--Dispose and arrange what there is to say, first, from the nature of the cases and second, by the judgment and prudence of the speaker.
exordium, statement of facts, proof and refutation, peroration
Clark notes that these considerations rise from all speech situations/ speeches, so he will treat them in detail in the section on the oratio.
The second problem, however, is related to situational specific questions for marshaling arguments to win over a given audience at a given time in a given case.
Such questions as: Where should particular arguments be mentioned? When should parts of the organization be given emphasis over others?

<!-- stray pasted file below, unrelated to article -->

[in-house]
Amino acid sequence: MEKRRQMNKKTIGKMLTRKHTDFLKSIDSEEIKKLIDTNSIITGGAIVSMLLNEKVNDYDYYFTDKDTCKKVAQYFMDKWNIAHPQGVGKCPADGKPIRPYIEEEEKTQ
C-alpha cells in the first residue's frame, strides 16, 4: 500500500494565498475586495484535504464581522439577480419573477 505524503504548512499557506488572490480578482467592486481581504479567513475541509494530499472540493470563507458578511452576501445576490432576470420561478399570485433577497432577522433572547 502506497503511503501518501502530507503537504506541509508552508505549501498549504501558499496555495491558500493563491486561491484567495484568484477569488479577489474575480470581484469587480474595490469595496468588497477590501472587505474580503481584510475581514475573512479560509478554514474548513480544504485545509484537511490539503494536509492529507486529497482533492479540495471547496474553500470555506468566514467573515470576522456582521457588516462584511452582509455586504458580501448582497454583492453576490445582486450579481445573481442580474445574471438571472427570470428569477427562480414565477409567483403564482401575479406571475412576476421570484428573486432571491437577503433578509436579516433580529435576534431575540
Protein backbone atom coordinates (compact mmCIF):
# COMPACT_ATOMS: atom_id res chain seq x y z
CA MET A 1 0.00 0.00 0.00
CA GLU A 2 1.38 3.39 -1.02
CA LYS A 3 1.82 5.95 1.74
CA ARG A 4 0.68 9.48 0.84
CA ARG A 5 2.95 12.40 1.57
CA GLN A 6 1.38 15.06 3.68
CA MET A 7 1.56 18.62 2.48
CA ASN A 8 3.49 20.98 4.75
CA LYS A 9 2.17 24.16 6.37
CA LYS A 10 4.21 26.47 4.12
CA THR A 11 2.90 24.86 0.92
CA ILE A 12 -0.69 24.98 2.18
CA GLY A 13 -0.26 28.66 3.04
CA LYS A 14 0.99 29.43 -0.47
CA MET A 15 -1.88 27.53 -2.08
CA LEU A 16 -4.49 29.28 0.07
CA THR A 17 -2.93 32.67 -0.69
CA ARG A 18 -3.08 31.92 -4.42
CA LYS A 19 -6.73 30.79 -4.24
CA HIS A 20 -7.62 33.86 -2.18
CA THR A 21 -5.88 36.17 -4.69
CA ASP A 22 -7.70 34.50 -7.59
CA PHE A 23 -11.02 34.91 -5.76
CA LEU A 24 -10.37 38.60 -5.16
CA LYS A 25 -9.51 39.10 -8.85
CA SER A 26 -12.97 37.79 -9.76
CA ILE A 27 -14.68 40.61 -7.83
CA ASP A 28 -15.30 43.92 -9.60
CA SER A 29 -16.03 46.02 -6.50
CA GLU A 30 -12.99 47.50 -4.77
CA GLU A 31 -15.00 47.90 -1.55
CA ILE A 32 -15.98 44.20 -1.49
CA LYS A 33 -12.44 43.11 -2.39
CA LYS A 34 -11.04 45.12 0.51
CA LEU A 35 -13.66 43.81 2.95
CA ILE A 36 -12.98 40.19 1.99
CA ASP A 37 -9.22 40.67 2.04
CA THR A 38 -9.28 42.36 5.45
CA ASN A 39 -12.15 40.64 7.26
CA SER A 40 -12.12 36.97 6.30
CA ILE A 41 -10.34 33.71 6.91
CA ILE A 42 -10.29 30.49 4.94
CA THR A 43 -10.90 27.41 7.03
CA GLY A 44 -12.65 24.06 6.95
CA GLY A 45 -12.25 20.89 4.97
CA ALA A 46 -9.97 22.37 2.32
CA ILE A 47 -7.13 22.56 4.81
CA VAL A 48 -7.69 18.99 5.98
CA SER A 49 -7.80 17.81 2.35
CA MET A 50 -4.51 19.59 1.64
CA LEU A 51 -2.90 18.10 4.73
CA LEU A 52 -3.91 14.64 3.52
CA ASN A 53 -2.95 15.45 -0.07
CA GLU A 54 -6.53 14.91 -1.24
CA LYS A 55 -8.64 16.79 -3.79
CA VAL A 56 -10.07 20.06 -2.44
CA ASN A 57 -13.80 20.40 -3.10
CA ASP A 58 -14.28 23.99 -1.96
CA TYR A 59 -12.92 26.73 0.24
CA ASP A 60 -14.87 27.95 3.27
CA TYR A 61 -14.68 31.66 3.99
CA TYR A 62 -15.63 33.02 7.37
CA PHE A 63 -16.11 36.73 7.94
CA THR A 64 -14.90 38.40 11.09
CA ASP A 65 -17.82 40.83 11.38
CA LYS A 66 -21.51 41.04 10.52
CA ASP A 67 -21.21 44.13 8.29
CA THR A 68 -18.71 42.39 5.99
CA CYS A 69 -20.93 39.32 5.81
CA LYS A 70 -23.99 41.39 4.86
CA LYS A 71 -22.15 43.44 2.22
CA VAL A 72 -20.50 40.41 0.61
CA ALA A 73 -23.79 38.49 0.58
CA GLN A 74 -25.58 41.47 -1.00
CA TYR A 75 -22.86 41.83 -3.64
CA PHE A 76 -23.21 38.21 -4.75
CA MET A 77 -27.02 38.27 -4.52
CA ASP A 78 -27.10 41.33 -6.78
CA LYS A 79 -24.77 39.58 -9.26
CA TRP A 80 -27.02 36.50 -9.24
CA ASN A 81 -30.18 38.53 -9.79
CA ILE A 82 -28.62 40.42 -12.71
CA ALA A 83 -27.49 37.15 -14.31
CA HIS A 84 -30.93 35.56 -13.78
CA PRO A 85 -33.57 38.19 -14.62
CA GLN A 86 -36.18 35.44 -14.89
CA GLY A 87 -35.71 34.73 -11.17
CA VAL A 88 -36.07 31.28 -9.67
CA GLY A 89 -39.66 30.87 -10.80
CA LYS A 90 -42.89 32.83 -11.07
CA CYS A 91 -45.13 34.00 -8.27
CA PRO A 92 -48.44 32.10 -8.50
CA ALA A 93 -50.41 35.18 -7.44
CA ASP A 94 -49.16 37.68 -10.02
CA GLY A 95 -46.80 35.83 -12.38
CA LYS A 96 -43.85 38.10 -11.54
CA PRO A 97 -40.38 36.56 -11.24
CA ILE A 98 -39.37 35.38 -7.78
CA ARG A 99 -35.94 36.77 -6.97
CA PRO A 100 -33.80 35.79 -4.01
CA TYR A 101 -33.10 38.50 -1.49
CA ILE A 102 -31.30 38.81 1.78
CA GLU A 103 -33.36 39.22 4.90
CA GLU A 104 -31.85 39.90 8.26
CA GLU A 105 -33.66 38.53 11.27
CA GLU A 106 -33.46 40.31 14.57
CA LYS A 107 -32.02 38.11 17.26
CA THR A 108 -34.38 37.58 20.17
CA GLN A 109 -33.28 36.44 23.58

1) Speakers should stress the aspects which make the speech seem a logical approach to the topic, then spread ethos and pathos throughout.
2) "Sandwich" ordering: strongest arguments first, but next strongest last with the moderate in the middle (tossing altogether weak arguments) Quintilian also proposed that speeches should be ordered properly--according to particular cases as well as general principles. His examples illustrate how one considers the key elements of the case at hand, then orders accordingly: the status of the case always helps determine the sequencing. Q. argues that arrangement cannot be determined until the facts, arguments, and status of a case have been determined.
The above recommendations apply most specifically to judicial rhetoric. In epideictic, the ordering is primarily for the purpose of variety. In deliberative, less emphasis is placed on introductions and statement of past facts. Also requires intensive adjustment based on listening.